Business Today

Room for optimism

Anand J | Print Edition: Apr 29, 2012

French mega hotel chain Accor opened its first hotel in India, at Gurgaon, at perhaps the worst possible time: August 2008. The following month Lehman Brothers collapsed in the US, triggering the global downturn.

Another two months and the 26/11 terror attacks occurred, after which many countries issued travel advisories against visiting India.

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Lack of adequate research into the Indian market before entering compounded Accor's initial problems. But the chain has had no second thoughts; on the contrary today it runs 14 hotels in India, including one bearing its ultra-luxury Pullman brand in Gurgaon. It intends to increase the number of rooms it is managing from 2,519 at present to 13,952 by 2015.

  • The number of rooms being managed by global chains is growing at 15% annually
  • India is the world's second-fastest growing hospitality market after China
  • With 114,000 hotel rooms, India is still short by some 150,000 rooms

"The first opportunity may not always be the best opportunity," says Jean-Michel Casse, Accor's Senior Vice President and India chief.

Other global chains such as InterContinental Hotels Group (IHG), Starwood, Hilton, Hyatt and Marriott have similar plans.

They all intend to increase the number of properties they operate at present by three or four times in the next few years. IHG, the world's largest hotel chain, according to an annual ranking by consultants MGK Hospitality, has around 2,000 rooms in India and will add another 13,300 by 2016.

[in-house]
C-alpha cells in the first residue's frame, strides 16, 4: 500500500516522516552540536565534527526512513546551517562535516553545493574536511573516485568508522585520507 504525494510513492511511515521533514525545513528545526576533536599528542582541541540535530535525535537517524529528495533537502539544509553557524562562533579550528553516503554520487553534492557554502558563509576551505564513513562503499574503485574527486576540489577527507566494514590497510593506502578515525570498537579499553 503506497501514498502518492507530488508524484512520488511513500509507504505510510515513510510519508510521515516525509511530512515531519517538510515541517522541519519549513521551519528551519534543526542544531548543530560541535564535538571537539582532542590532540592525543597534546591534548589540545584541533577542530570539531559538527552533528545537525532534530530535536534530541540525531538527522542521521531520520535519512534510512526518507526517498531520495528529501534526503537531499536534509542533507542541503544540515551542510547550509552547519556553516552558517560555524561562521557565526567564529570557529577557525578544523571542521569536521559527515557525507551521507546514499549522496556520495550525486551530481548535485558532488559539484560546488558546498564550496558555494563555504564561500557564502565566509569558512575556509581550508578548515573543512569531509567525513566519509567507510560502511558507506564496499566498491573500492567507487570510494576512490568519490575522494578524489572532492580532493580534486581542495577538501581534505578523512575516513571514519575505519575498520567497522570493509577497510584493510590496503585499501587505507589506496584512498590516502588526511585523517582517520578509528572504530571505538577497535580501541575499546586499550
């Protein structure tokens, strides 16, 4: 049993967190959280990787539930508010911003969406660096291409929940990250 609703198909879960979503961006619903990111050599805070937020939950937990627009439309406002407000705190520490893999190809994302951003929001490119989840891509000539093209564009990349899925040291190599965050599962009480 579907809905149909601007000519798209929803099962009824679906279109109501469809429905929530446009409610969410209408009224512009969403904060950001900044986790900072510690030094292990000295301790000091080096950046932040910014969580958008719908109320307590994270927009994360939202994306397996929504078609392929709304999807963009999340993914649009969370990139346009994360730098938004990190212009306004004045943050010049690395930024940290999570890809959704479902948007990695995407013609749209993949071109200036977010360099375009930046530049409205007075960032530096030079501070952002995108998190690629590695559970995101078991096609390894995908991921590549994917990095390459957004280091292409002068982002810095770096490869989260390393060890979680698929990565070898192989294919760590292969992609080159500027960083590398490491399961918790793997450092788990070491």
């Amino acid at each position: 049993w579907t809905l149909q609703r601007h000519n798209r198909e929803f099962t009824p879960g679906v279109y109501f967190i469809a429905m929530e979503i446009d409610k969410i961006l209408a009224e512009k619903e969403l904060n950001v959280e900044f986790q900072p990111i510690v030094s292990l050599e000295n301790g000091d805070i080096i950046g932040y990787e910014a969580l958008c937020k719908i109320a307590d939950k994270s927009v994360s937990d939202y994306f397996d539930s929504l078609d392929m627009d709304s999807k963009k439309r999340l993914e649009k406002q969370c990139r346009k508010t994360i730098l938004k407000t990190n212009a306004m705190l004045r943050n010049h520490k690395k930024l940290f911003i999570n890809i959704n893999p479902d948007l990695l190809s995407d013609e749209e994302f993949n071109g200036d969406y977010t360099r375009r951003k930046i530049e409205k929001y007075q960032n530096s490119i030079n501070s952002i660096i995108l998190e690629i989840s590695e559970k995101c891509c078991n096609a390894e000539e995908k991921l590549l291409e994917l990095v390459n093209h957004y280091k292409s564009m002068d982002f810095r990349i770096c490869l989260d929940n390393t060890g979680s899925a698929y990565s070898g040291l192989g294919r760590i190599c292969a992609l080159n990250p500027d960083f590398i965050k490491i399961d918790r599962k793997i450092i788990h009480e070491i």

Marriott has 4,000 rooms and intends to raise the number to 8,000 by 2015. A report by consultancy firm Deloitte says that the number of rooms being managed by global chains is growing at 15 per cent annually, more than twice the growth of rooms in the hospitality industry as a whole.


This is despite the fact that occupancy in Indian hotels fell to 60 per cent last year against 72 per cent in 2008, as per a report by another hospitality consultancy, HVS. The worst hit was Pune, where only around 35 per cent of rooms were occupied.

The softening of demand has forced hotels countrywide to lower their room rates by 20 to 30 per cent from the high of 2007/08. But the global chains continue to be optimistic, insisting that India is the world's second-fastest growing hospitality market after China.

"You will not get a doomsday story from the hospitality sector, because there isn't one," says Chris Moloney, Chief Operating Officer, South West Asia, and India head at IHG.

The chains, however, are putting in extra effort to protect themselves, to the extent possible, from the downturn's ill effects. For one, they are ensuring quality.

Most chains do not own the properties that flaunt their brands; they only run them, after signing management contracts with the owners either right at the start, or on taking over existing hotels. But lately in India, chains such as Accor, Marriott and IHG have been getting involved with projects they intend to run even at the conception stage.

"We have a predetermined plan for the layout and design of the hotel building and for every room," says Accor's Cassé.

IHG has relocated its regional design expert or 'boffin' to Gurgaon from Singapore and streamlined the building process at all the properties it intends to manage.

"This will reduce time taken to build the hotel from 48 months to 36, apart from saving costs," says Moloney. For another, global chains rarely enter into equity partnerships with the owners of properties they manage.


Yet Accor has acquired a 35 per cent stake in a joint venture with travel services firm Interglobe Enterprises to build and operate 20 mid-market properties under its Ibis brand.